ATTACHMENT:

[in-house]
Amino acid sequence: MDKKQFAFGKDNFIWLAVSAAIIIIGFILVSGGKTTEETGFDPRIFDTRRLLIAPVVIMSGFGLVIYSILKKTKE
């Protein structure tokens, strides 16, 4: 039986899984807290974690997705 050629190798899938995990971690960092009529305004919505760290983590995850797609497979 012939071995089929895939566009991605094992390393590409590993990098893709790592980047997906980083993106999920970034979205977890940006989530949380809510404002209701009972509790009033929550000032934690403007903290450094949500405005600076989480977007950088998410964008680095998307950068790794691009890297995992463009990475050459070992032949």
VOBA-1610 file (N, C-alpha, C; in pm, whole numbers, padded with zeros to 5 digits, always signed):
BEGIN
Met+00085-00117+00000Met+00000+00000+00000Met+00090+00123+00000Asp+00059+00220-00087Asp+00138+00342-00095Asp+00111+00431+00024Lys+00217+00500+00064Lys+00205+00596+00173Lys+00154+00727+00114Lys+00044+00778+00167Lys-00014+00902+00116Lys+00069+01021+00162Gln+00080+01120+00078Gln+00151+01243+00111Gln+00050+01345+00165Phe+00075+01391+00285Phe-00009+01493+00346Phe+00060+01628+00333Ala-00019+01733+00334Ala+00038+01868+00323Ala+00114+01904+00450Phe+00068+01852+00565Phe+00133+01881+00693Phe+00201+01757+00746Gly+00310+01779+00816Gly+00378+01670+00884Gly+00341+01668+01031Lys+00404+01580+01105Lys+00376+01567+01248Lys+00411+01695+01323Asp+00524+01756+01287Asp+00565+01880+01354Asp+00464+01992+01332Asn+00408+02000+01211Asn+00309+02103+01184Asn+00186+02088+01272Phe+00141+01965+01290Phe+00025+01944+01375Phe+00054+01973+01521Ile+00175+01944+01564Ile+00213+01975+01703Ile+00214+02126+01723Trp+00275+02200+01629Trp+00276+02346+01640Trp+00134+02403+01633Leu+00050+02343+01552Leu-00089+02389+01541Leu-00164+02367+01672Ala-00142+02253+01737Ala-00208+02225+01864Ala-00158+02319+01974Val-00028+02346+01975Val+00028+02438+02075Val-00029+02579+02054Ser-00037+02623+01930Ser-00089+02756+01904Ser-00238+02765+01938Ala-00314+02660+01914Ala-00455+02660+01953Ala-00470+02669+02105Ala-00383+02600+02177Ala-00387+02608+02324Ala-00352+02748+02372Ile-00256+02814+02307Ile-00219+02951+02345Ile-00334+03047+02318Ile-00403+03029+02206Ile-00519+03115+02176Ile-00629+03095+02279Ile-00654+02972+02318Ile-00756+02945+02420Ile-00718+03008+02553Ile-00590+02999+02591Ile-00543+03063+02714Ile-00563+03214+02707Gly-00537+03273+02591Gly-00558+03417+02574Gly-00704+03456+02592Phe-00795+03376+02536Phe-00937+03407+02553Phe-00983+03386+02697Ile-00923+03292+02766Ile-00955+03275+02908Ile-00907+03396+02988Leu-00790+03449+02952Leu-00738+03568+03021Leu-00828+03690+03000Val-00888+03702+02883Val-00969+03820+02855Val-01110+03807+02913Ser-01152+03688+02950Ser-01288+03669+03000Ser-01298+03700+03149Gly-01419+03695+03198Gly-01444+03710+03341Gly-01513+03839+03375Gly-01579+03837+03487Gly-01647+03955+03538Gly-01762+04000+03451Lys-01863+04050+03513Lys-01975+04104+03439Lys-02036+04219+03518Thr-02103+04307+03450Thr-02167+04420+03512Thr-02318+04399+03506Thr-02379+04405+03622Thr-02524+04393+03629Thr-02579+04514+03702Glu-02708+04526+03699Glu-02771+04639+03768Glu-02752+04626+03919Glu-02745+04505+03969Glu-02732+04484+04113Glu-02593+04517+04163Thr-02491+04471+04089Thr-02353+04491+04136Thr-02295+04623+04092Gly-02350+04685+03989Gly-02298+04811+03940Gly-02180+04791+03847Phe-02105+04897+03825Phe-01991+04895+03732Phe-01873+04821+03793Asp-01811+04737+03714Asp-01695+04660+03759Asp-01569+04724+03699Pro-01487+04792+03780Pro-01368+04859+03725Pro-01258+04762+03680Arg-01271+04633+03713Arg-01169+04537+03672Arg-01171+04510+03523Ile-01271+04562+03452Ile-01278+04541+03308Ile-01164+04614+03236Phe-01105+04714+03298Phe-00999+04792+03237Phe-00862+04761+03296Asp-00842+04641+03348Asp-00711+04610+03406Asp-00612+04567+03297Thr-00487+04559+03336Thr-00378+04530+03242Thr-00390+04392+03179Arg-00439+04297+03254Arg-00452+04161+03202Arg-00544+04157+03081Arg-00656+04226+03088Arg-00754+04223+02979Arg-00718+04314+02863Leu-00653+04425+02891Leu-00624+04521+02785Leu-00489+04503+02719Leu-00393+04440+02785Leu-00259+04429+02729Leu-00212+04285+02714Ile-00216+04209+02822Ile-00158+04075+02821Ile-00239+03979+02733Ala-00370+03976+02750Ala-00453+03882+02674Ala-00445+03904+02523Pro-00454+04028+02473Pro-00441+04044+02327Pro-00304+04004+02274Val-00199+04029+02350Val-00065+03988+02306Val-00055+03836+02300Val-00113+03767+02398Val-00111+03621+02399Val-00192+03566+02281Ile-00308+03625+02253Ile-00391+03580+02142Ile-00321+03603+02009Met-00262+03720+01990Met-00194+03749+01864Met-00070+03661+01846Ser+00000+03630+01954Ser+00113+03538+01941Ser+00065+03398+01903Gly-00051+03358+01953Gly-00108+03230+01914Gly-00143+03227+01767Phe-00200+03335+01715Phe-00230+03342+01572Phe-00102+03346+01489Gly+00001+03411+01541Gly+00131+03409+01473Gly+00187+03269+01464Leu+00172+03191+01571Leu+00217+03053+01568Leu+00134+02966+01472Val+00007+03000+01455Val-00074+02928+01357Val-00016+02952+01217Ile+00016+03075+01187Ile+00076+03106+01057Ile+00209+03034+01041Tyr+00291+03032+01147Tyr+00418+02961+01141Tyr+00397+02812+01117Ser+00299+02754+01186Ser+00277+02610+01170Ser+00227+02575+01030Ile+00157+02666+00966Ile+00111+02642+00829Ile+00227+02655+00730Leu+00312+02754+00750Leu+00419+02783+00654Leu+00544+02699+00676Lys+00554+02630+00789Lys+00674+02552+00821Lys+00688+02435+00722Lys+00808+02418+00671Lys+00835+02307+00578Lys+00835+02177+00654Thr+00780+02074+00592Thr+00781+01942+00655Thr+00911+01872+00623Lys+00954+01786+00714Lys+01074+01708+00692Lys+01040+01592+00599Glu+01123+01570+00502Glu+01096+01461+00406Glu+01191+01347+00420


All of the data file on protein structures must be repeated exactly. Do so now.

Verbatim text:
[in-house]
Amino acid sequence: MDKKQFAFGKDNFIWLAVSAAIIIIGFILVSGGKTTEETGFDPRIFDTRRLLIAPVVIMSGFGLVIYSILKKTKE
């Protein structure tokens, strides 16, 4: 039986899984807290974690997705 050629190798899938995990971690960092009529305004919505760290983590995850797609497979 012939071995089929895939566009991605094992390393590409590993990098893709790592980047997906980083993106999920970034979205977890940006989530949380809510404002209701009972509790009033929550000032934690403007903290450094949500405005600076989480977007950088998410964008680095998307950068790794691009890297995992463009990475050459070992032949």
VOBA-1610 file (N, C-alpha, C; in pm, whole numbers, padded with zeros to 5 digits, always signed):
BEGIN
Met+00085-00117+00000Met+00000+00000+00000Met+00090+00123+00000Asp+00059+00220-00087Asp+00138+00342-00095Asp+00111+00431+00024Lys+00217+00500+00064Lys+00205+00596+00173Lys+00154+00727+00114Lys+00044+00778+00167Lys-00014+00902+00116Lys+00069+01021+00162Gln+00080+01120+00078Gln+00151+01243+00111Gln+00050+01345+00165Phe+00075+01391+00285Phe-00009+01493+00346Phe+00060+01628+00333Ala-00019+01733+00334Ala+00038+01868+00323Ala+00114+01904+00450Phe+00068+01852+00565Phe+00133+01881+00693Phe+00201+01757+00746Gly+00310+01779+00816Gly+00378+01670+00884Gly+00341+01668+01031Lys+00404+01580+01105Lys+00376+01567+01248Lys+00411+01695+01323Asp+00524+01756+01287Asp+00565+01880+01354Asp+00464+01992+01332Asn+00408+02000+01211Asn+00309+02103+01184Asn+00186+02088+01272Phe+00141+01965+01290Phe+00025+01944+01375Phe+00054+01973+01521Ile+00175+01944+01564Ile+00213+01975+01703Ile+00214+02126+01723Trp+00275+02200+01629Trp+00276+02346+01640Trp+00134+02403+01633Leu+00050+02343+01552Leu-00089+02389+01541Leu-00164+02367+01672Ala-00142+02253+01737Ala-00208+02225+01864Ala-00158+02319+01974Val-00028+02346+01975Val+00028+02438+02075Val-00029+02579+02054Ser-00037+02623+01930Ser-00089+02756+01904Ser-00238+02765+01938Ala-00314+02660+01914Ala-00455+02660+01953Ala-00470+02669+02105Ala-00383+02600+02177Ala-00387+02608+02324Ala-00352+02748+02372Ile-00256+02814+02307Ile-00219+02951+02345Ile-00334+03047+02318Ile-00403+03029+02206Ile-00519+03115+02176Ile-00629+03095+02279Ile-00654+02972+02318Ile-00756+02945+02420Ile-00718+03008+02553Ile-00590+02999+02591Ile-00543+03063+02714Ile-00563+03214+02707Gly-00537+03273+02591Gly-00558+03417+02574Gly-00704+03456+02592Phe-00795+03376+02536Phe-00937+03407+02553Phe-00983+03386+02697Ile-00923+03292+02766Ile-00955+03275+02908Ile-00907+03396+02988Leu-00790+03449+02952Leu-00738+03568+03021Leu-00828+03690+03000Val-00888+03702+02883Val-00969+03820+02855Val-01110+03807+02913Ser-01152+03688+02950Ser-01288+03669+03000Ser-01298+03700+03149Gly-01419+03695+03198Gly-01444+03710+03341Gly-01513+03839+03375Gly-01579+03837+03487Gly-01647+03955+03538Gly-01762+04000+03451Lys-01863+04050+03513Lys-01975+04104+03439Lys-02036+04219+03518Thr-02103+04307+03450Thr-02167+04420+03512Thr-02318+04399+03506Thr-02379+04405+03622Thr-02524+04393+03629Thr-02579+04514+03702Glu-02708+04526+03699Glu-02771+04639+03768Glu-02752+04626+03919Glu-02745+04505+03969Glu-02732+04484+04113Glu-02593+04517+04163Thr-02491+04471+04089Thr-02353+04491+04136Thr-02295+04623+04092Gly-02350+04685+03989Gly-02298+04811+03940Gly-02180+04791+03847Phe-02105+04897+03825Phe-01991+04895+03732Phe-01873+04821+03793Asp-01811+04737+03714Asp-01695+04660+03759Asp-01569+04724+03699Pro-01487+04792+03780Pro-01368+04859+03725Pro-01258+04762+03680Arg-01271+04633+03713Arg-01169+04537+03672Arg-01171+04510+03523Ile-01271+04562+03452Ile-01278+04541+03308Ile-01164+04614+03236Phe-01105+04714+03298Phe-00999+04792+03237Phe-00862+04761+03296Asp-00842+04641+03348Asp-00711+04610+03406Asp-00612+04567+03297Thr-00487+04559+03336Thr-00378+04530+03242Thr-00390+04392+03179Arg-00439+04297+03254Arg-00452+04161+03202Arg-00544+04157+03081Arg-00656+04226+03088Arg-00754+04223+02979Arg-00718+04314+02863Leu-00653+04425+02891Leu-00624+04521+02785Leu-00489+04503+02719Leu-00393+04440+02785Leu-00259+04429+02729Leu-00212+04285+02714Ile-00216+04209+02822Ile-00158+04075+02821Ile-00239+03979+02733Ala-00370+03976+02750Ala-00453+03882+02674Ala-00445+03904+02523Pro-00454+04028+02473Pro-00441+04044+02327Pro-00304+04004+02274Val-00199+04029+02350Val-00065+03988+02306Val-00055+03836+02300Val-00113+03767+02398Val-00111+03621+02399Val-00192+03566+02281Ile-00308+03625+02253Ile-00391+03580+02142Ile-00321+03603+02009Met-00262+03720+01990Met-00194+03749+01864Met-00070+03661+01846Ser+00000+03630+01954Ser+00113+03538+01941Ser+00065+03398+01903Gly-00051+03358+01953Gly-00108+03230+01914Gly-00143+03227+01767Phe-00200+03335+01715Phe-00230+03342+01572Phe-00102+03346+01489Gly+00001+03411+01541Gly+00131+03409+01473Gly+00187+03269+01464Leu+00172+03191+01571Leu+00217+03053+01568Leu+00134+02966+01472Val+00007+03000+01455Val-00074+02928+01357Val-00016+02952+01217Ile+00016+03075+01187Ile+00076+03106+01057Ile+00209+03034+01041Tyr+00291+03032+01147Tyr+00418+02961+01141Tyr+00397+02812+01117Ser+00299+02754+01186Ser+00277+02610+01170Ser+00227+02575+01030Ile+00157+02666+00966Ile+00111+02642+00829Ile+00227+02655+00730Leu+00312+02754+00750Leu+00419+02783+00654Leu+00544+02699+00676Lys+00554+02630+00789Lys+00674+02552+00821Lys+00688+02435+00722Lys+00808+02418+00671Lys+00835+02307+00578Lys+00835+02177+00654Thr+00780+02074+00592Thr+00781+01942+00655Thr+00911+01872+00623Lys+00954+01786+00714Lys+01074+01708+00692Lys+01040+01592+00599Glu+01123+01570+00502Glu+01096+01461+00406Glu+01191+01347+00420